love the video! easy to follow if you understand basic NN already

Can I use this to generate recommended URLs?

So, you said you didn't care that much about using DL on financial data. Then you said you where going to talk more about it because WE cared about that. You put US first! You are awesome, dude.

how to combine cnn and rnn to detect disease in plant leaf

Hi Siraj!

Thanks for the great material.. I am wondering if it is possible to use a Recurrent Neural Network to make a classifier? I would like to classify the events of a device based on some sensors like accelerometers, and other signals.

I guess it should be similar to classifying the physical activity like running or walking. However, in my case the events are not periodic. I have everything to collect the labeled samples, but any idea about how large should be the dataset for the training part? Any idea would be much appreciated..

Hi Siraj,

Could you please give the reference text or source from where you are getting the forumlas and differnet diffrentiations? I am getting different answer for dLi/df_k than your answer (p_k – 1). Also, you only covered chain rule here but there is definately some advanced rules used here (product rule). Also, I am not sure how one would do derivation of summation of e^j where one of the j = k.

Hi Raj, Great video. I have a question about neural network. What is the difference between neural network, convolutional neural network and recurrent neural network?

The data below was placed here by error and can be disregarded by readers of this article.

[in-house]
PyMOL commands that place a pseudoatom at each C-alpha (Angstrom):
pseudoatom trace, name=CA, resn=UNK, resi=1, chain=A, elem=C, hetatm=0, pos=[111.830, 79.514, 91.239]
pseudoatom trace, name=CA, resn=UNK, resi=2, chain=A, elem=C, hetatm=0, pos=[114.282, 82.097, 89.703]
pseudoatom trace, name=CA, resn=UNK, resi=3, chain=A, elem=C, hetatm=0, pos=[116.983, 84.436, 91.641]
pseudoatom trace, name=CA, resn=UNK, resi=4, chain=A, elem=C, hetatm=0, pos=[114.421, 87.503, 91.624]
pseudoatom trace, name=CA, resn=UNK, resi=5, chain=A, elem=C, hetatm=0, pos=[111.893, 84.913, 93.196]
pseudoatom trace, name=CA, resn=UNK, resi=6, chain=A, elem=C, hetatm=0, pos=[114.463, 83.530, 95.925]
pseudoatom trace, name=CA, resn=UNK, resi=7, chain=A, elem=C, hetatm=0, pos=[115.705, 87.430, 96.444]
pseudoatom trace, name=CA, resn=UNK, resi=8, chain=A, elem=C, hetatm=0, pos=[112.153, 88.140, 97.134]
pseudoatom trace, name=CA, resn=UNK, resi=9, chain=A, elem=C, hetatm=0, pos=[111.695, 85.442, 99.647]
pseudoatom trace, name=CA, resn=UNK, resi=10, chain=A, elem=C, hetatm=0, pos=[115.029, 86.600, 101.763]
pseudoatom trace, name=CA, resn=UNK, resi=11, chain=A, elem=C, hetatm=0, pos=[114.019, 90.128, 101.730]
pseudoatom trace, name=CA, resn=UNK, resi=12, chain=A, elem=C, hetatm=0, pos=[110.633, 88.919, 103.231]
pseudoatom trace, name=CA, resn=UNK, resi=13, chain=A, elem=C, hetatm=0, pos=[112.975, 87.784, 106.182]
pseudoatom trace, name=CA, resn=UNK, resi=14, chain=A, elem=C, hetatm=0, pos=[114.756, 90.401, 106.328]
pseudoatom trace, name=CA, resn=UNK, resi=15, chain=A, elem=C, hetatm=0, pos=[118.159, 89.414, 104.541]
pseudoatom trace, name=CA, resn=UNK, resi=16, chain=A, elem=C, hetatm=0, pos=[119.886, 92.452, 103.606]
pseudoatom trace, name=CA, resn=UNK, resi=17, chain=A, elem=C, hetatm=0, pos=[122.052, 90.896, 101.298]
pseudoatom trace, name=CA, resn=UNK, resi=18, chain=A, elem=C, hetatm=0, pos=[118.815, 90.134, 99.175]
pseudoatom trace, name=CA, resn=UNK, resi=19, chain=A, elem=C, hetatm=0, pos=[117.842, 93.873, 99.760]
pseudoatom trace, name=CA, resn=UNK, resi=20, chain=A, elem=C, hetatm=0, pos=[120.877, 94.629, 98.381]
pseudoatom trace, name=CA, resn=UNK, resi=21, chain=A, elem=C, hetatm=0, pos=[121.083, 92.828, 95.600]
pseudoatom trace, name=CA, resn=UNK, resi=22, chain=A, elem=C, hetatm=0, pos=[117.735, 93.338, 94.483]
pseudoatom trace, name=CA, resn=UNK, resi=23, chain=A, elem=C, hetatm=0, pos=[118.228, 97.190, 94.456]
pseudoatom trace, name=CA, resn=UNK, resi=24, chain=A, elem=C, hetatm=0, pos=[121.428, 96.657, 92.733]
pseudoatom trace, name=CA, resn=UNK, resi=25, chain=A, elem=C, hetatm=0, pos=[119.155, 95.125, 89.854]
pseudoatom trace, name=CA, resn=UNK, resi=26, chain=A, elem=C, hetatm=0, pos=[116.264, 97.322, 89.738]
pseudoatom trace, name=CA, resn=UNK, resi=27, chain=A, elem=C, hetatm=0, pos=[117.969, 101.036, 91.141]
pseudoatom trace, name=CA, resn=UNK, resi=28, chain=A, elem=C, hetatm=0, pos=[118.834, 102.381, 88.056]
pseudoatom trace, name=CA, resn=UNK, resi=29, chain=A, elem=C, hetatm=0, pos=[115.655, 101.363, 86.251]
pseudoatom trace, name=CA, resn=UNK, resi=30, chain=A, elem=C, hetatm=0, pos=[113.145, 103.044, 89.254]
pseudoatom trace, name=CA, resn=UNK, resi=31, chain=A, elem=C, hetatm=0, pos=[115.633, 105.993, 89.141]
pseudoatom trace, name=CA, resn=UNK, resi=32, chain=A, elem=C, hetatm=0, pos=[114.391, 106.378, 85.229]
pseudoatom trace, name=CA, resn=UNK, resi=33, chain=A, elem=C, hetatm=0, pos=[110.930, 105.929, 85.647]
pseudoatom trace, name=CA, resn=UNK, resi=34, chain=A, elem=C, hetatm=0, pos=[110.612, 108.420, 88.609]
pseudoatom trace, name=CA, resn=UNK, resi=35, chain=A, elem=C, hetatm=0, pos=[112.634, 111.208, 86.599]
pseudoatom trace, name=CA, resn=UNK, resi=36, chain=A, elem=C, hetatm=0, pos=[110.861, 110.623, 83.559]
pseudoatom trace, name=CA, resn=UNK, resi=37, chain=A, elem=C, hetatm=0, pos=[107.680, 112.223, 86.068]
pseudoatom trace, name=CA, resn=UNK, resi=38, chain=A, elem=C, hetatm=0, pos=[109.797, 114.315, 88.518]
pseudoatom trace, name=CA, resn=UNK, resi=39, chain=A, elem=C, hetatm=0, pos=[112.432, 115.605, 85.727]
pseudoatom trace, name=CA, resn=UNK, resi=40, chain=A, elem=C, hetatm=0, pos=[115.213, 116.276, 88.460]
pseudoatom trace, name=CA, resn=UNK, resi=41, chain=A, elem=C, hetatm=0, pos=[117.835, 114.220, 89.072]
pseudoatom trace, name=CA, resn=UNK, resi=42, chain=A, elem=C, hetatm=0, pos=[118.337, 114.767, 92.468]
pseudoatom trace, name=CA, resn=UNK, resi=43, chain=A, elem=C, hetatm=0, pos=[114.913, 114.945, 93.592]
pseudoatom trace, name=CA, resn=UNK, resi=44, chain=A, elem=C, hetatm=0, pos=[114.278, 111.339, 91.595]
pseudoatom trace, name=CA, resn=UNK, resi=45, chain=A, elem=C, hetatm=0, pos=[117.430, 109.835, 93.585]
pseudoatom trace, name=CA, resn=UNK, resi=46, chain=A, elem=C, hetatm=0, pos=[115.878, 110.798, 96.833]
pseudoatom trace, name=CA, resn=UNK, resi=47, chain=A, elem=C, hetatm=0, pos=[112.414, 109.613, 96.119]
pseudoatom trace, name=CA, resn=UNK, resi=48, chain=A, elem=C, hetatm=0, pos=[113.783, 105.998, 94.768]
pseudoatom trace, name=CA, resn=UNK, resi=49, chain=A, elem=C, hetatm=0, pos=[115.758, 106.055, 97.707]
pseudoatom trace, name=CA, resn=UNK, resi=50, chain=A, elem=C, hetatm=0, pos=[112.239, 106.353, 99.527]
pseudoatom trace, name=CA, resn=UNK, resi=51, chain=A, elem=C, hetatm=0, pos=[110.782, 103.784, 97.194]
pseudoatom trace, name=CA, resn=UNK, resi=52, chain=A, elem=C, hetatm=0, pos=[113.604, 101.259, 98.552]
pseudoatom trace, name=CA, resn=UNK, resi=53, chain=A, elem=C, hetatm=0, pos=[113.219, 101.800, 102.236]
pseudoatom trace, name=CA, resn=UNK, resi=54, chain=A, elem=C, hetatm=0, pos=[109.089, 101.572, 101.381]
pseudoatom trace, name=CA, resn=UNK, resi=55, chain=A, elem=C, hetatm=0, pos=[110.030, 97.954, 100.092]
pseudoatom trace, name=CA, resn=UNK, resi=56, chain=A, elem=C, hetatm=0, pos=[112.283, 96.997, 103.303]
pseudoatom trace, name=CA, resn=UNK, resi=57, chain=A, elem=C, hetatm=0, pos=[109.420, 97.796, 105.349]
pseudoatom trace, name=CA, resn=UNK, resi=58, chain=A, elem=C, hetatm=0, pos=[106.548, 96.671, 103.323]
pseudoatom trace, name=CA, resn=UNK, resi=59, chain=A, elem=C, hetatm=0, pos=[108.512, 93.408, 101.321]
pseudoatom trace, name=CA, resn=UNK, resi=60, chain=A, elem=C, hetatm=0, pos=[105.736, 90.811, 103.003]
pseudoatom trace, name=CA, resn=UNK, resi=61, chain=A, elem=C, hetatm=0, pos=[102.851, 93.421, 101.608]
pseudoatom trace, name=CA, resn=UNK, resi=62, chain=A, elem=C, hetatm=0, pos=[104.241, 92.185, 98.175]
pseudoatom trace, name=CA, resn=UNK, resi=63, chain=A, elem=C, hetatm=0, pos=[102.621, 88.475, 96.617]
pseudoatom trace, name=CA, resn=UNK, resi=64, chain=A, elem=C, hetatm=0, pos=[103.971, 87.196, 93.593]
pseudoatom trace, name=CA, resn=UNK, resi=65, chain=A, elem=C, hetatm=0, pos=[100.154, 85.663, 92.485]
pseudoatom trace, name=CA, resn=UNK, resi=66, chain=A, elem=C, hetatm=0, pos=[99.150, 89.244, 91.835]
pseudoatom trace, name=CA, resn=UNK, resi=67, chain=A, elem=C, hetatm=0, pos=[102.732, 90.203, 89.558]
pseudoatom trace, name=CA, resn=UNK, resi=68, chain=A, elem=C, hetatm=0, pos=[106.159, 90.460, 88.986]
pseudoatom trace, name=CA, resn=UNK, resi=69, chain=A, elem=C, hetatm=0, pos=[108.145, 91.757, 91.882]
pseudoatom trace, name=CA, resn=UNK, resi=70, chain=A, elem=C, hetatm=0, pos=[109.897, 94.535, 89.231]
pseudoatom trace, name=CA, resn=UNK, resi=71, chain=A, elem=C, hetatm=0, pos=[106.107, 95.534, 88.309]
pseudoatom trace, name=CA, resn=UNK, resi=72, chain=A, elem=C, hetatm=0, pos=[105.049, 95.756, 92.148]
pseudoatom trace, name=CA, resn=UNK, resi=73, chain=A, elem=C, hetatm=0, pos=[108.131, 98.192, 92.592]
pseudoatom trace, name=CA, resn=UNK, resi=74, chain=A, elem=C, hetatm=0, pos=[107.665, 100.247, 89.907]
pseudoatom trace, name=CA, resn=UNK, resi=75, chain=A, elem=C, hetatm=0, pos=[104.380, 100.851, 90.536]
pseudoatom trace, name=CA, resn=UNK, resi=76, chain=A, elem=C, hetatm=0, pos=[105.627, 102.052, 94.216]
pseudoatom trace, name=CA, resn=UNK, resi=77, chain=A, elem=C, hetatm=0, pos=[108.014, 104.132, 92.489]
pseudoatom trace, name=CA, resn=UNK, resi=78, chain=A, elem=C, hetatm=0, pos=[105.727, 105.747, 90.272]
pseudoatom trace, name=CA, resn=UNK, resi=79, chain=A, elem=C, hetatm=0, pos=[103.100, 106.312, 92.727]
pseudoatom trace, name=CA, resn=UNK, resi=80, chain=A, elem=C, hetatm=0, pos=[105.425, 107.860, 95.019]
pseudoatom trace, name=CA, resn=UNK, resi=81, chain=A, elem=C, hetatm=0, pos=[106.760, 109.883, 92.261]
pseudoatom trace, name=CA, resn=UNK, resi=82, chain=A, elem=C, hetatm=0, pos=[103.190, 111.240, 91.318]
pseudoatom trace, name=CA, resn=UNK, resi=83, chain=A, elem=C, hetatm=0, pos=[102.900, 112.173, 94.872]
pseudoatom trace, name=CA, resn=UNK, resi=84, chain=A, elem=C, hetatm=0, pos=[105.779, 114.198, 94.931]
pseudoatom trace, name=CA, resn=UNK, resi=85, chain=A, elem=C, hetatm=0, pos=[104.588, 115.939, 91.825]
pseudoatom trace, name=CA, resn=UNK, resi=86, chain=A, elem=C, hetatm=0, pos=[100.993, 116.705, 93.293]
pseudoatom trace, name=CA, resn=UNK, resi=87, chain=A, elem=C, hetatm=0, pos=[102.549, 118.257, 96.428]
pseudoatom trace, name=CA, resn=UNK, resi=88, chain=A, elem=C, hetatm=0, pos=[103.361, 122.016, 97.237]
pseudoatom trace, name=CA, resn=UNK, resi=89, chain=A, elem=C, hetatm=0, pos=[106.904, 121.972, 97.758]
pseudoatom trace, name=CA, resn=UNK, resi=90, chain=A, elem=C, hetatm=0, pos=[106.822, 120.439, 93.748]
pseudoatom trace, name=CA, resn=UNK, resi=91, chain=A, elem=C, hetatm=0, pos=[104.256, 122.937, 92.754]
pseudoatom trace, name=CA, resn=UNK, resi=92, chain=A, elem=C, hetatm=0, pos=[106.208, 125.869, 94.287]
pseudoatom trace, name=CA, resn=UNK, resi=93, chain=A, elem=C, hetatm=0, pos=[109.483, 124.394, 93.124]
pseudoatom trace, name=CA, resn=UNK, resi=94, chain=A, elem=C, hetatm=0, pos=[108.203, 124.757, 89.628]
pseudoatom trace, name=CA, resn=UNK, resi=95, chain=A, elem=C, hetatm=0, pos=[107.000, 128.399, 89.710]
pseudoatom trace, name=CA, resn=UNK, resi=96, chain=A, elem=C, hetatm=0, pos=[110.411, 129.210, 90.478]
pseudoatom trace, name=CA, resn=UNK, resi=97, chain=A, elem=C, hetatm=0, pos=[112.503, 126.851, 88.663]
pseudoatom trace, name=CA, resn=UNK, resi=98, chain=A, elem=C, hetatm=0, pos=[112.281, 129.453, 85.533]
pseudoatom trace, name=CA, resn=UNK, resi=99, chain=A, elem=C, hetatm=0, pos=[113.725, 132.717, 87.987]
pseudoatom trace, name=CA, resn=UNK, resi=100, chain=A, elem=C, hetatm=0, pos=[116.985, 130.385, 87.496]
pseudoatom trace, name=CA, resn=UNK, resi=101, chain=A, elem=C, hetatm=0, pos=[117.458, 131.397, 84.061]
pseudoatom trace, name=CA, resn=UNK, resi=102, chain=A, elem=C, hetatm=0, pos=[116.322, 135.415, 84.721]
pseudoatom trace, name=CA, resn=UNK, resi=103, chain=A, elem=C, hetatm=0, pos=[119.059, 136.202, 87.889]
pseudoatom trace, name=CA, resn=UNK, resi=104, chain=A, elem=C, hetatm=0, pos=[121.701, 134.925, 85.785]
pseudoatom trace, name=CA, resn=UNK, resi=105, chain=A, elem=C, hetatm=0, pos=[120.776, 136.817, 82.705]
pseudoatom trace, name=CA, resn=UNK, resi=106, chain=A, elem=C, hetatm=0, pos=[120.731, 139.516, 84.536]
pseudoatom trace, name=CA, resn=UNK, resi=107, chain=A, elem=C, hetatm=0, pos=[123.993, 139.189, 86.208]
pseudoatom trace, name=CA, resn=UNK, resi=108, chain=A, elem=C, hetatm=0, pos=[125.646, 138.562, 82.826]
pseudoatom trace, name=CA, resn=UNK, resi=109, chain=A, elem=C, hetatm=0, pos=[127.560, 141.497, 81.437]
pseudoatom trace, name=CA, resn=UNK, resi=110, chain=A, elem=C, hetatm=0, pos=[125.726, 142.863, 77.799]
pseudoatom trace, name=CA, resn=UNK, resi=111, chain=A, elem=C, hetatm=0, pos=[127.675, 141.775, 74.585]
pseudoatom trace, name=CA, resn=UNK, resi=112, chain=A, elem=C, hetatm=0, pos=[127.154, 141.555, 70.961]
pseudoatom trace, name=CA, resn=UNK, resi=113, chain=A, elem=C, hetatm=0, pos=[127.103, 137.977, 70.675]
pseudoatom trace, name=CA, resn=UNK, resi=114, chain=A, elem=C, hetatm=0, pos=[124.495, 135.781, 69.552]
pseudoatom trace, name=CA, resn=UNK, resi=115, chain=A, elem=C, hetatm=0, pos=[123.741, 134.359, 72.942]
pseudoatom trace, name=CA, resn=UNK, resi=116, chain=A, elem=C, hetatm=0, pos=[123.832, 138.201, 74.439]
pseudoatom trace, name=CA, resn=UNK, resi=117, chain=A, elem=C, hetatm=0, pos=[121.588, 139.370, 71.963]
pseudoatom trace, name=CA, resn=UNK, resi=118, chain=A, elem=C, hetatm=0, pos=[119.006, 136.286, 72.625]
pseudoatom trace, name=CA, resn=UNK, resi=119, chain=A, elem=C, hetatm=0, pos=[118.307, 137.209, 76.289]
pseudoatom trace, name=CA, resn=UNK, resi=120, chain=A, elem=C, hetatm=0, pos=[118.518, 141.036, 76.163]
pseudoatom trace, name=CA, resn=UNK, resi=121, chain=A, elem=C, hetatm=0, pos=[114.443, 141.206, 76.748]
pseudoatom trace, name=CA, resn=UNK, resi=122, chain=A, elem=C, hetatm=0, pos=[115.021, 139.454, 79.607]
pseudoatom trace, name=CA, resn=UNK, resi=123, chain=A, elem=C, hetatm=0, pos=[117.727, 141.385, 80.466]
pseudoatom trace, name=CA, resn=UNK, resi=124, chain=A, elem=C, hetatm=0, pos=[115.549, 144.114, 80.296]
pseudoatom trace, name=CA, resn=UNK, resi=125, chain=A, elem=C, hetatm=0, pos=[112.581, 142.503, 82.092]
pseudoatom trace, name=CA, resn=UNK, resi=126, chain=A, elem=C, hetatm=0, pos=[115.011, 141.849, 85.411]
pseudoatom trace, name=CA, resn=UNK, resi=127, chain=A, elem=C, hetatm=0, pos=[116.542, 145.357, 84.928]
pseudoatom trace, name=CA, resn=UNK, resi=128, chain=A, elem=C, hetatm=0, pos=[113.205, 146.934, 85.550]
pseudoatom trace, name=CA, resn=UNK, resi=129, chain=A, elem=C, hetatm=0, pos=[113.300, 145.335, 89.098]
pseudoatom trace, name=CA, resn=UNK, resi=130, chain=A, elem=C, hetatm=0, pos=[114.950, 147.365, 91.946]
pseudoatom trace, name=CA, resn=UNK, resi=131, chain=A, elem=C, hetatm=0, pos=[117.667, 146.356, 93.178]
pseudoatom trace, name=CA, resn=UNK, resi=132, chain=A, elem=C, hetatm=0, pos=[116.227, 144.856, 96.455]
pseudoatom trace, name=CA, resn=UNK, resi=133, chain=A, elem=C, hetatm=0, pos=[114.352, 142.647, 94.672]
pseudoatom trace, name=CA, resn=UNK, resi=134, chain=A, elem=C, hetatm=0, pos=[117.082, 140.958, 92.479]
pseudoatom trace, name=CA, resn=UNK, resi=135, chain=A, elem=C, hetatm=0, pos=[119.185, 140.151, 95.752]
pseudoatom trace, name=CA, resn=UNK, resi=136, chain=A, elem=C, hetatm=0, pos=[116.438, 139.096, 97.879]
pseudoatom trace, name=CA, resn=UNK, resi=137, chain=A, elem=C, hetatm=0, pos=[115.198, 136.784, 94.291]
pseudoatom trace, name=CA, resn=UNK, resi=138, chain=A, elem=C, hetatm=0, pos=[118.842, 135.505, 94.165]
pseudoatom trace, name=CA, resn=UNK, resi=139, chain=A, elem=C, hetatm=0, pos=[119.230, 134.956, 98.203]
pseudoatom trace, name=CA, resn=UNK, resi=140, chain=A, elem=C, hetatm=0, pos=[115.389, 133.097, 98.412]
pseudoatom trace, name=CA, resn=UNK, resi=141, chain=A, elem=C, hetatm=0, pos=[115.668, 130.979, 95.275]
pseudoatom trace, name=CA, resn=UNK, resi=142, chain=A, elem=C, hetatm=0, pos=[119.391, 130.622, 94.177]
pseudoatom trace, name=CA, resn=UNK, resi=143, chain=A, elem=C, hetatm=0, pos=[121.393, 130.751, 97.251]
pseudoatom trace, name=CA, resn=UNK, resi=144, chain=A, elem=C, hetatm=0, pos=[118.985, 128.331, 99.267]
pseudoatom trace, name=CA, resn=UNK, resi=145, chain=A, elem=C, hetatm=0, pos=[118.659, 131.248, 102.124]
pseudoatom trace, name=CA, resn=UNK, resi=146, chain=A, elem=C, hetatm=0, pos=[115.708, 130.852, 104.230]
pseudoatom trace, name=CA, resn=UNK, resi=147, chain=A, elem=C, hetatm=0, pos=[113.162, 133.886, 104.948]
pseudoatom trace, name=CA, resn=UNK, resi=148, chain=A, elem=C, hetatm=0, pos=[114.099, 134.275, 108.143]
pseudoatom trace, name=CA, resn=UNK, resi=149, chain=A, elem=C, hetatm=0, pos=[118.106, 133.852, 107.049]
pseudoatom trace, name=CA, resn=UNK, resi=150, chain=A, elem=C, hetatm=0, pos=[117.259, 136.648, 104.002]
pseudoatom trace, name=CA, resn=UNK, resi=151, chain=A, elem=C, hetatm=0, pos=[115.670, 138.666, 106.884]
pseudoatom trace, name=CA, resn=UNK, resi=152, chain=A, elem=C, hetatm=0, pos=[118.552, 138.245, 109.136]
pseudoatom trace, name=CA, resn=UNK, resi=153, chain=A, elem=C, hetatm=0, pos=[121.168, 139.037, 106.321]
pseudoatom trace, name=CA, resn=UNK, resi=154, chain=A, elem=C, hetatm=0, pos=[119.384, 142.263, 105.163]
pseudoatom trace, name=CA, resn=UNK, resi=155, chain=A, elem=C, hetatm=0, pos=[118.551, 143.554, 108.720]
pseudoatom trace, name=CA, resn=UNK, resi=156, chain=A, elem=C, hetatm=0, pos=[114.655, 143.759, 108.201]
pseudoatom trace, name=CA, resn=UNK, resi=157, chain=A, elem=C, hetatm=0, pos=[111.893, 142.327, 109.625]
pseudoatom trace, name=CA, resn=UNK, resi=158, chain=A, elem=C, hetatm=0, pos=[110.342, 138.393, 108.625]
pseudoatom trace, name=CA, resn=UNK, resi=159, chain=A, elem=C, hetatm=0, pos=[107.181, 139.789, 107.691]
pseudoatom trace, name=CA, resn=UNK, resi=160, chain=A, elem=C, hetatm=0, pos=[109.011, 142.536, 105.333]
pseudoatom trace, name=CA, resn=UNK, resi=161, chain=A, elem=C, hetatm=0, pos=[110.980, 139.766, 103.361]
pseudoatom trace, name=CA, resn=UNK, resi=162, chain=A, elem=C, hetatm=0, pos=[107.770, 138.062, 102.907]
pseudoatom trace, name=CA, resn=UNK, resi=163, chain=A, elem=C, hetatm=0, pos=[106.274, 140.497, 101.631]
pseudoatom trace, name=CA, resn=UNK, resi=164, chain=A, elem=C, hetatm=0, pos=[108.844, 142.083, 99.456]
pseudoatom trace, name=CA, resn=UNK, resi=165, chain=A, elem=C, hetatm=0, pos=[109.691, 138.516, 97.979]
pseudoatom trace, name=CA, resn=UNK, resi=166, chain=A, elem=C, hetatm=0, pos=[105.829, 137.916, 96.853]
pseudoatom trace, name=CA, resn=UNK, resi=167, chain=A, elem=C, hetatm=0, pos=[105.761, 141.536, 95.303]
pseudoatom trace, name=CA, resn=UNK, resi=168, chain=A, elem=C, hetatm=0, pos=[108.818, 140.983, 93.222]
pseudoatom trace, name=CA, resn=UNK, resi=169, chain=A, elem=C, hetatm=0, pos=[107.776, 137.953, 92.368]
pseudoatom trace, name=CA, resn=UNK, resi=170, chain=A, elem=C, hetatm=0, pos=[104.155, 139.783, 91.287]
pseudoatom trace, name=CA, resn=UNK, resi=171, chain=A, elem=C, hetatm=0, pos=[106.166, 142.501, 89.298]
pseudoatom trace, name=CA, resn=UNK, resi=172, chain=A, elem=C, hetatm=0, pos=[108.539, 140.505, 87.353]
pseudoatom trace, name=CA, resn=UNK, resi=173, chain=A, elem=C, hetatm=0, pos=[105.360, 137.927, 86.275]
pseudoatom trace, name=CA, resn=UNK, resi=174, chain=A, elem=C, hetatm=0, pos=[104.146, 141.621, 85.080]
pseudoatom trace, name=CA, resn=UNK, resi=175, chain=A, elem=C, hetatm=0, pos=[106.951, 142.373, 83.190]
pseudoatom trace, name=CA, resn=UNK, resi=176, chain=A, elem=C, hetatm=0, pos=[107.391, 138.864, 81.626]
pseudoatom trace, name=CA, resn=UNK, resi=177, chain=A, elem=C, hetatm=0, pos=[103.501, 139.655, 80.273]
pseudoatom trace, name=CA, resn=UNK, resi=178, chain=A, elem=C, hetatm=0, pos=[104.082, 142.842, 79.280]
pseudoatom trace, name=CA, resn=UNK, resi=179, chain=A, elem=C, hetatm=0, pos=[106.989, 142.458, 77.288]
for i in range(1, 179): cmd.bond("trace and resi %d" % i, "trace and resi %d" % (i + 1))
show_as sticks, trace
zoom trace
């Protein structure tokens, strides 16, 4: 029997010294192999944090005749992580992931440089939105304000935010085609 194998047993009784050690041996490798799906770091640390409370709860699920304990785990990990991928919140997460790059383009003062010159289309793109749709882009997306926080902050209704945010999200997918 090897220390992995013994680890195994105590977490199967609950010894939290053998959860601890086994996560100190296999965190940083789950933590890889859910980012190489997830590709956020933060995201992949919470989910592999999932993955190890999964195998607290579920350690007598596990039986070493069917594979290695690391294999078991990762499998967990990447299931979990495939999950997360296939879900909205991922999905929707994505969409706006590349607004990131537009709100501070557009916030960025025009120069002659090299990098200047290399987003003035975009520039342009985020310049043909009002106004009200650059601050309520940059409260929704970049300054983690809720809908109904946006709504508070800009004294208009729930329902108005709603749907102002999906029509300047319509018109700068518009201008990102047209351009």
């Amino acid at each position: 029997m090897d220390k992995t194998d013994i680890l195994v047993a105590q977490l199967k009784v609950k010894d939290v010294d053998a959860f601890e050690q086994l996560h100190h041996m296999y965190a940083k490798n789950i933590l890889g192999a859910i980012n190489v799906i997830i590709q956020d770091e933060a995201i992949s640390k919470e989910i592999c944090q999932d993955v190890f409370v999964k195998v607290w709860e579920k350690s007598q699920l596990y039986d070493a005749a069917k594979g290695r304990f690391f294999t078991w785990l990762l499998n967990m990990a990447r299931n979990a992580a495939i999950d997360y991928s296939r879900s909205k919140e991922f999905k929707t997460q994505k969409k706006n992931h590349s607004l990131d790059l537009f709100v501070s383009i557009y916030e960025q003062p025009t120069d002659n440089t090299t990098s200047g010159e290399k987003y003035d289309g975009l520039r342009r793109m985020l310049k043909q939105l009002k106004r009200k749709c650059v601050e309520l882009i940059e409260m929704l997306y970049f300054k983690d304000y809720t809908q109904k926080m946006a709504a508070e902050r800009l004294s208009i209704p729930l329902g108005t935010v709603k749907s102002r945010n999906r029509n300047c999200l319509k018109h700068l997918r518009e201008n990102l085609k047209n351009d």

You have done a great amount of good job indeed. But, please please please no more singing or rapping again. I do not enjoy any second of it. Please keep this channel academical.

Can you explain why you have to format the input vector into a dictionary then to binary vector? You have for example: a:55, r: 47 c:22 which you map to a binary vector (80×1) -> a = 0, 0, 0 … 0, 1, 0, 0…

Could you not just have that dictionary of 80 characters and scale the integer representation to a float of 0->1, such that for example a:0.6875 c:0.5875 c:0.275. Then instead of an input vector of (80×1) your input is just a float value (1×1) representing a unique character. I know this probably wouldn't work, but I don't understand why. The reason I ask is because I'm trying to port your code to a time series waveform and I just have input data in float form from 0->1 and I don't know if I need to label each float point to a binary vector to represent each unique float value in the sequence. That doesn't seem like it would make sense.. please help 🙂

16:46 "one morning Gregor Samsa awoke from uneasy dreams he found himself transformed in his bed into a gigantic insect." You can't say blah blah 🙂